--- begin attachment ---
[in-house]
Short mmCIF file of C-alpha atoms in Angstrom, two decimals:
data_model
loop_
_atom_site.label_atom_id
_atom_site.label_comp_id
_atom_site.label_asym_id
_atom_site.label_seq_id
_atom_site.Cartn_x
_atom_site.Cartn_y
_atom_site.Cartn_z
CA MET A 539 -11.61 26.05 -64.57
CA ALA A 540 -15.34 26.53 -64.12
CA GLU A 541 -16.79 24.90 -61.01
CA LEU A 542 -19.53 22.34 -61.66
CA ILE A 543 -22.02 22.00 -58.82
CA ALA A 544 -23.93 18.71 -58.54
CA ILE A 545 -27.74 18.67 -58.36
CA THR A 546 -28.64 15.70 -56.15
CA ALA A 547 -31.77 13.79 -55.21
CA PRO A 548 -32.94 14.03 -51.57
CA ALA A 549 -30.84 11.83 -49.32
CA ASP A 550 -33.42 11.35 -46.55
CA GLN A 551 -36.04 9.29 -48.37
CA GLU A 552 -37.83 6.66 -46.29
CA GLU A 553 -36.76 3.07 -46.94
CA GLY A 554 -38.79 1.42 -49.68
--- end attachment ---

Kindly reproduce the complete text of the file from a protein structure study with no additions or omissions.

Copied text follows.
[in-house]
Short mmCIF file of C-alpha atoms in Angstrom, two decimals:
data_model
loop_
_atom_site.label_atom_id
_atom_site.label_comp_id
_atom_site.label_asym_id
_atom_site.label_seq_id
_atom_site.Cartn_x
_atom_site.Cartn_y
_atom_site.Cartn_z
CA MET A 539 -11.61 26.05 -64.57
CA ALA A 540 -15.34 26.53 -64.12
CA GLU A 541 -16.79 24.90 -61.01
CA LEU A 542 -19.53 22.34 -61.66
CA ILE A 543 -22.02 22.00 -58.82
CA ALA A 544 -23.93 18.71 -58.54
CA ILE A 545 -27.74 18.67 -58.36
CA THR A 546 -28.64 15.70 -56.15
CA ALA A 547 -31.77 13.79 -55.21
CA PRO A 548 -32.94 14.03 -51.57
CA ALA A 549 -30.84 11.83 -49.32
CA ASP A 550 -33.42 11.35 -46.55
CA GLN A 551 -36.04 9.29 -48.37
CA GLU A 552 -37.83 6.66 -46.29
CA GLU A 553 -36.76 3.07 -46.94
CA GLY A 554 -38.79 1.42 -49.68